We are closely following the ongoing energy crisis in Europe, and our industry is doing what it can to help. We agree with your recent statement with European Commission President von der Leyen acknowledging that U.S. natural gas exports will “enhance security of supply while we continue to enable the transition to net zero emissions.” Because of our abundant domestic supply of natural gas, America’s LNG facilities have operated at near-full nameplate capacity to help our global allies and customers reduce strain on their energy supplies. The United States has been Europe’s largest supplier of LNG in 2021 and can continue to be in early 2022.

Our industry’s ability to support Europe during this crisis is no accident. It was enabled by American innovation and federal and state policies that welcomed natural gas infrastructure investment. Our domestic shale revolution and private investment in United States natural gas infrastructure has allowed our nation to lead the world in LNG exports—exports that have a lower emissions intensity than many of Europe’s other suppliers.

However, the United States is not immune to future challenges—like those now facing Europe— if we are unable to continue growing and modernizing our natural gas system. …

Letters and Comments Feb 7, 2022

The Waters Advocacy Coalition (“WAC” or “Coalition”) hereby offers the following comments on the U.S. Environmental Protection Agency’s (“EPA”) and the U.S. Army Corps of Engineers’ (“Corps”) (together, the “Agencies”) proposed revised definition of “waters of the United States” (“WOTUS”) under the Clean Water Act (“CWA” or “Act”), 86 Fed. Reg. 69,372 (Dec. 7, 2021) (hereinafter, “Proposal” or “Proposed Rule”). The Coalition’s members possess a wealth of expertise directly relevant to the Agencies’ proposed revised definition of “waters of the United States” and are committed to protecting and restoring America’s wetlands and waters. WAC members believe that a regulation that draws clear lines between federal and state waters will help further that goal. However, the Agencies seemingly have abandoned their long-lasting pursuit to provide more clarity, consistency, and predictability regarding the scope of “waters of the United States” protected under the Act. …

WAC members have substantial interests in ensuring that federal CWA jurisdiction is exercised lawfully and in promoting national uniformity and consistency in the definition of what features are WOTUS. Their members must comply with the CWA’s prohibition against unauthorized “discharges” into any areas that are ultimately deemed jurisdictional. Their projects and operations are all subject to regulation (to differing extents) under CWA Sections 402, 404, 401, 311, other provisions of the Act, and the state and local laws that protect water quality.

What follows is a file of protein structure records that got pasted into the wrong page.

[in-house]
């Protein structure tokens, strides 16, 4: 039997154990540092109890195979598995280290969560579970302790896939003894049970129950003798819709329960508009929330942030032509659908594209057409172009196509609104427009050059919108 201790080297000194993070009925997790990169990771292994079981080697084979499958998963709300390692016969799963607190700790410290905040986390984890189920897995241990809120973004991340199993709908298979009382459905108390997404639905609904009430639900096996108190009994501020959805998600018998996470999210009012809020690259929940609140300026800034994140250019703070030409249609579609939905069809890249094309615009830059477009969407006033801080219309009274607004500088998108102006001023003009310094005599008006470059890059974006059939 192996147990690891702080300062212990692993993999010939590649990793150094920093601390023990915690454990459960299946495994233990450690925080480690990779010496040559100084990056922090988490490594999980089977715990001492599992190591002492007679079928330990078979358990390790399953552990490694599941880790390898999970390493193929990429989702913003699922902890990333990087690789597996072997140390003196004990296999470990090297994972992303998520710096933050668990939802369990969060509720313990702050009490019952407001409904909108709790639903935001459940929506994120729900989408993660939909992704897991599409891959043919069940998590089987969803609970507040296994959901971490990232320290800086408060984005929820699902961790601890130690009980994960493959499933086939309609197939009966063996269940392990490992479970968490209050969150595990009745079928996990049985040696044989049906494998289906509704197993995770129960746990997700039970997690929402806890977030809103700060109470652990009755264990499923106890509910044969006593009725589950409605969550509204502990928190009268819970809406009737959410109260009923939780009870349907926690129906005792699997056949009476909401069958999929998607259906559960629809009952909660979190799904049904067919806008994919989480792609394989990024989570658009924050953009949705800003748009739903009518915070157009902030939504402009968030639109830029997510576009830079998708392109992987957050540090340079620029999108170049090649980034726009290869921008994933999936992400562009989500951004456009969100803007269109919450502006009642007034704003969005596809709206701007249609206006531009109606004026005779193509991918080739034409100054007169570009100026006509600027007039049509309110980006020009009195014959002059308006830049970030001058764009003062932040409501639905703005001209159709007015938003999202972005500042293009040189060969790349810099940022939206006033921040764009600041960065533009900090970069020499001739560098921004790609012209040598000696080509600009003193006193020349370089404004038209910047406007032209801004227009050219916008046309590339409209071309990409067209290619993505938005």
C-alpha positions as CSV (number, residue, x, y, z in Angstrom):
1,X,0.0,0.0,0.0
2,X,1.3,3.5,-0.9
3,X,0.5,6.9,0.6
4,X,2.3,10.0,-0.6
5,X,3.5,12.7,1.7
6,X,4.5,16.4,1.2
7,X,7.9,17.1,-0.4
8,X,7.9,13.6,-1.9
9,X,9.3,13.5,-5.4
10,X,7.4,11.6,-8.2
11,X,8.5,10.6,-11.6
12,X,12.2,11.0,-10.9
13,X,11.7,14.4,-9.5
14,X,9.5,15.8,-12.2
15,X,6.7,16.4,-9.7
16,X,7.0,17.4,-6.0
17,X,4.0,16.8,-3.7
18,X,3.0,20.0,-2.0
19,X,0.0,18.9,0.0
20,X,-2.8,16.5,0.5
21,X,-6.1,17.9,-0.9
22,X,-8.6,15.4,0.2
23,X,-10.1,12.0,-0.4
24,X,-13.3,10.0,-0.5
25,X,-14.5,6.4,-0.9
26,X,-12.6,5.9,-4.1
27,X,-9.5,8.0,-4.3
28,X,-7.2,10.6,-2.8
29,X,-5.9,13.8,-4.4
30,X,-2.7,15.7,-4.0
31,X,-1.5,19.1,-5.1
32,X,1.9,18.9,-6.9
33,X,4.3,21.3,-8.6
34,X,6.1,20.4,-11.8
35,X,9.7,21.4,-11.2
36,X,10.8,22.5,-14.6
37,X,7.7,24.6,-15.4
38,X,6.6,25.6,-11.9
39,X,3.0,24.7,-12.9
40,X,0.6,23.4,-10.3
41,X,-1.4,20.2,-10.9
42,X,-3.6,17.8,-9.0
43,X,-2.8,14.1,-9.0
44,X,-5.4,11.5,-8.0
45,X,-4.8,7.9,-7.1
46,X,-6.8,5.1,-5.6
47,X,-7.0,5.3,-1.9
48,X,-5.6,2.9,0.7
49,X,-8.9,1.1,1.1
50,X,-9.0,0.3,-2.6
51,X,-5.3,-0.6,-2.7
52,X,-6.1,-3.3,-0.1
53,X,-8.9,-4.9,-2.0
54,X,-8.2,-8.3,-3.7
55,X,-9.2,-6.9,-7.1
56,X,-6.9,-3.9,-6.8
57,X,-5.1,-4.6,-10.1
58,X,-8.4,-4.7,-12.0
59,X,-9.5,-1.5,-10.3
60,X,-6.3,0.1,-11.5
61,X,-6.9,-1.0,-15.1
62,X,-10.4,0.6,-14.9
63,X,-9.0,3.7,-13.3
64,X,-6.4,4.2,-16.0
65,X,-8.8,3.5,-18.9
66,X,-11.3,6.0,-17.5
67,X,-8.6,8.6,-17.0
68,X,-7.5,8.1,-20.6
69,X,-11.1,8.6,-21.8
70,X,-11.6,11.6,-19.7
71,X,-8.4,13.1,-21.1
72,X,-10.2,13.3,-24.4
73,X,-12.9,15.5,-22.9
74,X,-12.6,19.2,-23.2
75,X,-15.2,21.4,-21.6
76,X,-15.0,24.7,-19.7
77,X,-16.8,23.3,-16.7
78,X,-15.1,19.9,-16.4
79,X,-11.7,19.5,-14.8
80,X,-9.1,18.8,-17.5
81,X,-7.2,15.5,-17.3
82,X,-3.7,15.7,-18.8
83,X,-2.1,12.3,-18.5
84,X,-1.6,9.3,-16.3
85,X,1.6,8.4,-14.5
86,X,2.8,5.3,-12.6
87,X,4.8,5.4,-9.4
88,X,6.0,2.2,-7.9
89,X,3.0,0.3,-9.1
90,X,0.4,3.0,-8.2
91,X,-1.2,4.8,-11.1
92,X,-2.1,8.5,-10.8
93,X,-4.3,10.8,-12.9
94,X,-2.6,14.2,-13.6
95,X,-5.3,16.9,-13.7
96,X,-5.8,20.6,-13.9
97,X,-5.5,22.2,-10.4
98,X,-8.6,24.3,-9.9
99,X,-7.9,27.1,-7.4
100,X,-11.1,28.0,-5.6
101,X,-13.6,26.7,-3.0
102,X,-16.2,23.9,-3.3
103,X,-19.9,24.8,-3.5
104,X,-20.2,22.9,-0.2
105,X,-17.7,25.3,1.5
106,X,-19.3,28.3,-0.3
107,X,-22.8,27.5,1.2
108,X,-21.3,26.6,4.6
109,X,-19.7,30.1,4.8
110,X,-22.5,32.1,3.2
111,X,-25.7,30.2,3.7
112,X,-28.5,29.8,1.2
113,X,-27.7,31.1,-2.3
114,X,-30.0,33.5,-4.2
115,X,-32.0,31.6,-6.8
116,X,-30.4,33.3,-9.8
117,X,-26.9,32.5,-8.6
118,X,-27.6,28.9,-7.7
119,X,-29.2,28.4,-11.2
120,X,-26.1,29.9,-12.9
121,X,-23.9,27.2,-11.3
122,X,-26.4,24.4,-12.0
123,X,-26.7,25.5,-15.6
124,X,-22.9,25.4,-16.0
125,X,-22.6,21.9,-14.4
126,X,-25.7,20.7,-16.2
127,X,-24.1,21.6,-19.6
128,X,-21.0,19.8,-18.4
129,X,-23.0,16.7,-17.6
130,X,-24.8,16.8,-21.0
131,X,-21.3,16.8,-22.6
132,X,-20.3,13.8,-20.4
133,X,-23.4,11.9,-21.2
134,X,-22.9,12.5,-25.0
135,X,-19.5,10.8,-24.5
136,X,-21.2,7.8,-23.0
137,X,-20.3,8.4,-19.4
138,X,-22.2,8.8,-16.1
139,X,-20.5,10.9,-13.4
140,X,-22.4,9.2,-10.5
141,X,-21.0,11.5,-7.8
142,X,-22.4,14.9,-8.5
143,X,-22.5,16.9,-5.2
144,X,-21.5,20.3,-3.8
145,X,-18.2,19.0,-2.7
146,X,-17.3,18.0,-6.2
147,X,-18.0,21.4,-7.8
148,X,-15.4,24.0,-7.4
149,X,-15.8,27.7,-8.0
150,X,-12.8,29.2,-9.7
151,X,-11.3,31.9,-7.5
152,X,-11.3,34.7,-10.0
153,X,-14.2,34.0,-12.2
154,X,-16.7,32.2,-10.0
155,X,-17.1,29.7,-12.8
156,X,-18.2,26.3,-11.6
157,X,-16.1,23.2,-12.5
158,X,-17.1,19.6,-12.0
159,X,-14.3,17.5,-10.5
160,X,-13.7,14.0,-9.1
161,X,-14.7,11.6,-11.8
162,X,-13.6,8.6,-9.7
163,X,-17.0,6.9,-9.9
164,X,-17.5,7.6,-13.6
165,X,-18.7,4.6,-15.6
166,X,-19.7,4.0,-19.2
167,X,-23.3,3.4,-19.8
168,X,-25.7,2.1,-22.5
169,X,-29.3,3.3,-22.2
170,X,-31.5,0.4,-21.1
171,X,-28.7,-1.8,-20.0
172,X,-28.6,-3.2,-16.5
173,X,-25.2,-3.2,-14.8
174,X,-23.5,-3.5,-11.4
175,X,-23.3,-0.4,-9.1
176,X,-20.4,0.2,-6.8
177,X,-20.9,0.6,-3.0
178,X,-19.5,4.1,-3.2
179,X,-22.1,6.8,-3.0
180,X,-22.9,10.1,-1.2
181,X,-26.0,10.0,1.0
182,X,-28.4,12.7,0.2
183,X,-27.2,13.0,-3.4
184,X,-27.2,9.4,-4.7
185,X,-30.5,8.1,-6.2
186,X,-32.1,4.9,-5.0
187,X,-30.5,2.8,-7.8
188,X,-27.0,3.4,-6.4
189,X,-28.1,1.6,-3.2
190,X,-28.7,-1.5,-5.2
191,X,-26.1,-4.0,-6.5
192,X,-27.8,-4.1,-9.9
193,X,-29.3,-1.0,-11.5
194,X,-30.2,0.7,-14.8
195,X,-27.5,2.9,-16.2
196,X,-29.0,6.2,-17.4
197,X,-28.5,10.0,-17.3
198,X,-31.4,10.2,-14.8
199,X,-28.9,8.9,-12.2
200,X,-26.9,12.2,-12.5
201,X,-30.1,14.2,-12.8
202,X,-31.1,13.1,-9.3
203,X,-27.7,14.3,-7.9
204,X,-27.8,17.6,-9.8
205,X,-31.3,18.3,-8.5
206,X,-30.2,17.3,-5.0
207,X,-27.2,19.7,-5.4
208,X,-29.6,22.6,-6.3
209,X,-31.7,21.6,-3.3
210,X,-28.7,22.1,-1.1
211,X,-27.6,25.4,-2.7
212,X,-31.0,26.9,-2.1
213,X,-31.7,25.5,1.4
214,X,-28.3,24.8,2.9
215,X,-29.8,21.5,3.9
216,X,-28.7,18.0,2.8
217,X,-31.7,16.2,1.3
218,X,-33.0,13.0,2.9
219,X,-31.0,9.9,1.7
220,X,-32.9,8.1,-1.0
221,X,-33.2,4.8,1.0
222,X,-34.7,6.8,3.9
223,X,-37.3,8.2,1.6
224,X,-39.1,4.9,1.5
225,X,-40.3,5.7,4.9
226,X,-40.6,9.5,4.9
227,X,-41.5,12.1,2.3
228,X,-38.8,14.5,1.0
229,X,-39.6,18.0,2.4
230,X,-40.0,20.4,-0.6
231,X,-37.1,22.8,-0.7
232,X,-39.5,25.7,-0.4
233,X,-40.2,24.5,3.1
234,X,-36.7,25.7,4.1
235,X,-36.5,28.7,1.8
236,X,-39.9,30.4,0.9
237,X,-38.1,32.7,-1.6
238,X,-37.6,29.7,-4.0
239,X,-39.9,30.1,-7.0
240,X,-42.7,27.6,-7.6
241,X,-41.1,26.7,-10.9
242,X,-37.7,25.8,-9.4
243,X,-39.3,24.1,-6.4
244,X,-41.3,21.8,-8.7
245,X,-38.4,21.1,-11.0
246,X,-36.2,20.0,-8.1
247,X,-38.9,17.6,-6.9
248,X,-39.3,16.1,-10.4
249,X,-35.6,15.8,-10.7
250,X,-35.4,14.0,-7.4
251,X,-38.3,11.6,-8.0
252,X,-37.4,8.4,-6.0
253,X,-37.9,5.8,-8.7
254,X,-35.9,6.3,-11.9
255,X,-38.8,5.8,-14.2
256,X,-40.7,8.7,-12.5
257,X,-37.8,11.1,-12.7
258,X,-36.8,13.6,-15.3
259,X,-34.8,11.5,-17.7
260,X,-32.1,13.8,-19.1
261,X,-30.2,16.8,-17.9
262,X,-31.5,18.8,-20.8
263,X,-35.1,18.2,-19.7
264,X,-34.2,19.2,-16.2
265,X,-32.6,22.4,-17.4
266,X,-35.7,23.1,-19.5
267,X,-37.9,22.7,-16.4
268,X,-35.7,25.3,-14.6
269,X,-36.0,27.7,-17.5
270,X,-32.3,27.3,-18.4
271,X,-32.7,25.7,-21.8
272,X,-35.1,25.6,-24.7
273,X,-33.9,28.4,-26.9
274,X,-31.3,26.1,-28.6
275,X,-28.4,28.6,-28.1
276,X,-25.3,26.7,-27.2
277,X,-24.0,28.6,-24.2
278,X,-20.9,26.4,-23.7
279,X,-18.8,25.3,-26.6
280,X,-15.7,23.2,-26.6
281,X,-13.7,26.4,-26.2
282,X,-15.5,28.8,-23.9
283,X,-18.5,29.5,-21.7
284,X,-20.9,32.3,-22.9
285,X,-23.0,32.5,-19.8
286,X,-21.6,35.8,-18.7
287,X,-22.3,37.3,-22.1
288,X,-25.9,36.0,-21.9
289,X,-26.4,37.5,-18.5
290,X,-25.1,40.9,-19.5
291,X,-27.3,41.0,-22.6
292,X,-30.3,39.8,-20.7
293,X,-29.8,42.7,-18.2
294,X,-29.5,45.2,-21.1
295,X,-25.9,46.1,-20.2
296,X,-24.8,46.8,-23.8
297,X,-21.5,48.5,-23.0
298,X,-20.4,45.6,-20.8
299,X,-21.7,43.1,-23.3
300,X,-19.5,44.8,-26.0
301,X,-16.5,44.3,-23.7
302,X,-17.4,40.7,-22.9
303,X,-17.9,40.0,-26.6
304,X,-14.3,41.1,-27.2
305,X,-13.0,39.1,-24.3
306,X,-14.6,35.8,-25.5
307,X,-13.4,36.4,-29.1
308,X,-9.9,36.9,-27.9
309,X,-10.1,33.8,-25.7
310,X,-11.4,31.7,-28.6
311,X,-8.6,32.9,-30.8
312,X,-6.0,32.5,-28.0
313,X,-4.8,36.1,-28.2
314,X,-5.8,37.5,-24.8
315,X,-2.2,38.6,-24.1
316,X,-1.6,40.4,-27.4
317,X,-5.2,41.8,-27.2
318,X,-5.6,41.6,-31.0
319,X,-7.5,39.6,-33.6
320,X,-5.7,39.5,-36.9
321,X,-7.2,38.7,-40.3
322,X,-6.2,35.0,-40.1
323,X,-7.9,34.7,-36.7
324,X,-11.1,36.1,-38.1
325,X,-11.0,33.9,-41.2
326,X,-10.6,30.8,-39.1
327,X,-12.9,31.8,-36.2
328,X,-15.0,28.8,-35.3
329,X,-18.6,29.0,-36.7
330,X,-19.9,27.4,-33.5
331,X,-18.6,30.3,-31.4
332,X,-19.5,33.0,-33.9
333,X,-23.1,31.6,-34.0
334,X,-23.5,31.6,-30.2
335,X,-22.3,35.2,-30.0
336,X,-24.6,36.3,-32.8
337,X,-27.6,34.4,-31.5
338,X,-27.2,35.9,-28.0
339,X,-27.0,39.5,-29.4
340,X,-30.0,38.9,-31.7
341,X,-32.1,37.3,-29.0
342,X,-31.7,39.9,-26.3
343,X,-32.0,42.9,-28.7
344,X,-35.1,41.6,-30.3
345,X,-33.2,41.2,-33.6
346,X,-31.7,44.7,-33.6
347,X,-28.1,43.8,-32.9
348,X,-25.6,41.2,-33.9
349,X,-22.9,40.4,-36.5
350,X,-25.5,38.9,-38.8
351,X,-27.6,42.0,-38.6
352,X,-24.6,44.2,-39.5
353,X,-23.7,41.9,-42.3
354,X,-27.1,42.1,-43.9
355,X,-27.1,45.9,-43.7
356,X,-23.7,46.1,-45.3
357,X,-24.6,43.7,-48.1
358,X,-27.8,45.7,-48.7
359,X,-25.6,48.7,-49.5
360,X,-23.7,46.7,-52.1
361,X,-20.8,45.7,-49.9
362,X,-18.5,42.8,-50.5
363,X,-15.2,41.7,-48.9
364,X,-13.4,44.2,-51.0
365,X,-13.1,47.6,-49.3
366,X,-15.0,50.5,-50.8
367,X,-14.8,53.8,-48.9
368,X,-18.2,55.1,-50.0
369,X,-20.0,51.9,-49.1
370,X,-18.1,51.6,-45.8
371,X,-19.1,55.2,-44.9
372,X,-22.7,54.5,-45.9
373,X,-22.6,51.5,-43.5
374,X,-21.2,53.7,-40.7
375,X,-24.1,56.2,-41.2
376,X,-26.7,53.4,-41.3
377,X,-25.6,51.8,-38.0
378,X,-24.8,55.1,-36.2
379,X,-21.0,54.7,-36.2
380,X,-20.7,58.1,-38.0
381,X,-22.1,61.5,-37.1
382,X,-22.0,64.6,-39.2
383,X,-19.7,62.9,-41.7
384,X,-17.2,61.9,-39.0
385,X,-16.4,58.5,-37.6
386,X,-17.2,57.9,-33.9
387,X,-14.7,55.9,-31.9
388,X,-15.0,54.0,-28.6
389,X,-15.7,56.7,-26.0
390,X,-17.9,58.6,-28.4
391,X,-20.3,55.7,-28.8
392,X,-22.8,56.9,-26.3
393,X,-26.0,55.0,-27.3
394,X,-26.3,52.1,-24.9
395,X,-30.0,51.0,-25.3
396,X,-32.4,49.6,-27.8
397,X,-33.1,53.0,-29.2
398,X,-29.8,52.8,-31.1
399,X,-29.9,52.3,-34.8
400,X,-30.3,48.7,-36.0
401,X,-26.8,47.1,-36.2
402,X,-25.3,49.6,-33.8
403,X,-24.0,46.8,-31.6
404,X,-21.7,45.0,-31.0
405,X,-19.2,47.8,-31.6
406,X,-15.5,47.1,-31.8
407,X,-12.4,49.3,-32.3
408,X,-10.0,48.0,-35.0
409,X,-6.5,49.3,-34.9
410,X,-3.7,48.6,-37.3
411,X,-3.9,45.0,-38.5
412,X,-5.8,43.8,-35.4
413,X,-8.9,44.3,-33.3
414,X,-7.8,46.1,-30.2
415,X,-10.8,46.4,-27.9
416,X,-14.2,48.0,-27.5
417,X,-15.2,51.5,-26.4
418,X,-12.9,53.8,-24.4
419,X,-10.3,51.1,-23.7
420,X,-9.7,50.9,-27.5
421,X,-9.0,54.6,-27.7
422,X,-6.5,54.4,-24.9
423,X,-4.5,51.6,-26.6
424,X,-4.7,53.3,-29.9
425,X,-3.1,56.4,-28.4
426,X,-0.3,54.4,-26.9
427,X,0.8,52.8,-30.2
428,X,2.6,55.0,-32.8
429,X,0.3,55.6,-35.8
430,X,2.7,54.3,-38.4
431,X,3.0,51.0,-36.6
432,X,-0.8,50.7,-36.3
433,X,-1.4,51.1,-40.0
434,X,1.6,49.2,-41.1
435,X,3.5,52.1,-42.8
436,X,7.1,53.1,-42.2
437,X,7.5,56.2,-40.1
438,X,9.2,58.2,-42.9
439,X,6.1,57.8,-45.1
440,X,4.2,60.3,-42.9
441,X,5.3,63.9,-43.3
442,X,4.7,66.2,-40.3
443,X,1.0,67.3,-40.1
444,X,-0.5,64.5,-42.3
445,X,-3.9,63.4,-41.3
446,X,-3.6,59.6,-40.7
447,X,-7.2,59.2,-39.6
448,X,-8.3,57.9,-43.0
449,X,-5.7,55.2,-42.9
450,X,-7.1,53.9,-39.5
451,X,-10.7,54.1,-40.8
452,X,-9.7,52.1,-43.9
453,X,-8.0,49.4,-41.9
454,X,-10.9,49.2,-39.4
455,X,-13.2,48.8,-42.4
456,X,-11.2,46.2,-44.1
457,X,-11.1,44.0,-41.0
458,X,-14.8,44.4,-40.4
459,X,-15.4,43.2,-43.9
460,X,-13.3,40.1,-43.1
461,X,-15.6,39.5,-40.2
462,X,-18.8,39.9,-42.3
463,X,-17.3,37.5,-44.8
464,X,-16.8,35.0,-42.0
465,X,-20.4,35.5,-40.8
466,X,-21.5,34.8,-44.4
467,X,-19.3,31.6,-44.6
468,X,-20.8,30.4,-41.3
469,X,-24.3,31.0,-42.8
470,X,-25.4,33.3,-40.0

In contrast with the Navigable Waters Protection Rule (“NWPR”), which provided WAC members long-overdue certainty in describing what features are or are not WOTUS, the Proposed Rule codifies a return to unpredictable case-by-case determinations of jurisdiction by agency staff, thereby subjecting WAC members and landowners nationwide to considerable confusion about what features on their lands may be jurisdictional. This confusion deprives WAC members of notice of what the CWA requires and makes it impossible for WAC members to make informed decisions about the operation, logistics, and finances of their businesses. Even worse, under the CWA, WAC members may be subjected to severe criminal and civil penalties and citizen suits. …

2022 WAC Comments

Highlighted Exhibits:

Letters and Comments Feb 7, 2022

Dear Environmental Protection Agency and Army Corps of Engineers:

This letter provides comments from the American Petroleum Institute (“API”), the American Exploration and Production Council (“AXPC”), and the Independent Petroleum Association of America (“IPAA”) (collectively, “the Associations”) in response to the U.S. Environmental Protection Agency’s (“EPA’s”) and the Army Corps of Engineers’ (“Army Corps”) (collectively “the Agencies’”) proposed revision (“Proposed Revision”) of the definition of “Waters of the United States” (“WOTUS”). While we appreciate the opportunity to provide these comments on the Proposed Revision, we are concerned that the Agencies’ Proposed Revision impermissibly departs from the text, structure, and legislative history of the Clean Water Act (“CWA” or “the Act”), and fails to adhere to the jurisprudential guideposts established by the U.S. Supreme Court (“Supreme Court” or “the Court”) and other courts. The Proposed Revision is also vague and, if finalized, will be difficult to administer – thereby continuing to prevent landowners and other stakeholders from readily understanding the jurisdictional status of waterbodies on their properties. …

Letters and Comments Jan 31, 2022

Dear Chairman Brown and Ranking Member Toomey: